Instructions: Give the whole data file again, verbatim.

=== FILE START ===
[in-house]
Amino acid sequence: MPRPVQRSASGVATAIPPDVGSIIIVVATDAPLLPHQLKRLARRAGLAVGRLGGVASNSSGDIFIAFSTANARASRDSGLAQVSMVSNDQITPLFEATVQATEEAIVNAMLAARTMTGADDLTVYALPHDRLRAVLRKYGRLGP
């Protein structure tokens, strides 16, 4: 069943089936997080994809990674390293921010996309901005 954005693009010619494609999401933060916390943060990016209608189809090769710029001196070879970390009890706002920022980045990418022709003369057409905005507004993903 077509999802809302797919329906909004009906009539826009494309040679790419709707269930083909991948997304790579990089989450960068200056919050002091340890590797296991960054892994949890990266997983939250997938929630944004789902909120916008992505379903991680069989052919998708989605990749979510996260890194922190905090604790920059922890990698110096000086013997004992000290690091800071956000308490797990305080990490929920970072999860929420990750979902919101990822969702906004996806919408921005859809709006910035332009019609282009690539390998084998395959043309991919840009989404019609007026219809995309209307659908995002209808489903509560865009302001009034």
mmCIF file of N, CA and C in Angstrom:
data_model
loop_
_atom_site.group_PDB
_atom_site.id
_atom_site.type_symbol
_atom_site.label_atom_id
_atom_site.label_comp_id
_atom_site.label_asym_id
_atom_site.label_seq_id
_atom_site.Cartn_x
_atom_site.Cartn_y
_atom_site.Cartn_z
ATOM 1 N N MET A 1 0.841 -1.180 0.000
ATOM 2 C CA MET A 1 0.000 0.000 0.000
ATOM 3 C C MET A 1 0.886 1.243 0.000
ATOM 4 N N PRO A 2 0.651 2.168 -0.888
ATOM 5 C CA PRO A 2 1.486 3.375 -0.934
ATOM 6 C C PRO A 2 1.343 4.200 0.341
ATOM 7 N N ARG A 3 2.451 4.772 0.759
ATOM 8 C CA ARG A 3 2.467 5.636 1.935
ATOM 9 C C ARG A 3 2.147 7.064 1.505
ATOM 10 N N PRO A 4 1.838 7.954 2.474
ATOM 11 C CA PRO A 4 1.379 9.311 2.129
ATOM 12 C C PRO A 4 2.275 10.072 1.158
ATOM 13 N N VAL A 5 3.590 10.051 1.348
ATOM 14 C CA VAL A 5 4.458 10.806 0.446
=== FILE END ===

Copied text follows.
[in-house]
Amino acid sequence: MPRPVQRSASGVATAIPPDVGSIIIVVATDAPLLPHQLKRLARRAGLAVGRLGGVASNSSGDIFIAFSTANARASRDSGLAQVSMVSNDQITPLFEATVQATEEAIVNAMLAARTMTGADDLTVYALPHDRLRAVLRKYGRLGP
């Protein structure tokens, strides 16, 4: 069943089936997080994809990674390293921010996309901005 954005693009010619494609999401933060916390943060990016209608189809090769710029001196070879970390009890706002920022980045990418022709003369057409905005507004993903 077509999802809302797919329906909004009906009539826009494309040679790419709707269930083909991948997304790579990089989450960068200056919050002091340890590797296991960054892994949890990266997983939250997938929630944004789902909120916008992505379903991680069989052919998708989605990749979510996260890194922190905090604790920059922890990698110096000086013997004992000290690091800071956000308490797990305080990490929920970072999860929420990750979902919101990822969702906004996806919408921005859809709006910035332009019609282009690539390998084998395959043309991919840009989404019609007026219809995309209307659908995002209808489903509560865009302001009034």
mmCIF file of N, CA and C in Angstrom:
data_model
loop_
_atom_site.group_PDB
_atom_site.id
_atom_site.type_symbol
_atom_site.label_atom_id
_atom_site.label_comp_id
_atom_site.label_asym_id
_atom_site.label_seq_id
_atom_site.Cartn_x
_atom_site.Cartn_y
_atom_site.Cartn_z
ATOM 1 N N MET A 1 0.841 -1.180 0.000
ATOM 2 C CA MET A 1 0.000 0.000 0.000
ATOM 3 C C MET A 1 0.886 1.243 0.000
ATOM 4 N N PRO A 2 0.651 2.168 -0.888
ATOM 5 C CA PRO A 2 1.486 3.375 -0.934
ATOM 6 C C PRO A 2 1.343 4.200 0.341
ATOM 7 N N ARG A 3 2.451 4.772 0.759
ATOM 8 C CA ARG A 3 2.467 5.636 1.935
ATOM 9 C C ARG A 3 2.147 7.064 1.505
ATOM 10 N N PRO A 4 1.838 7.954 2.474
ATOM 11 C CA PRO A 4 1.379 9.311 2.129
ATOM 12 C C PRO A 4 2.275 10.072 1.158
ATOM 13 N N VAL A 5 3.590 10.051 1.348
ATOM 14 C CA VAL A 5 4.458 10.806 0.446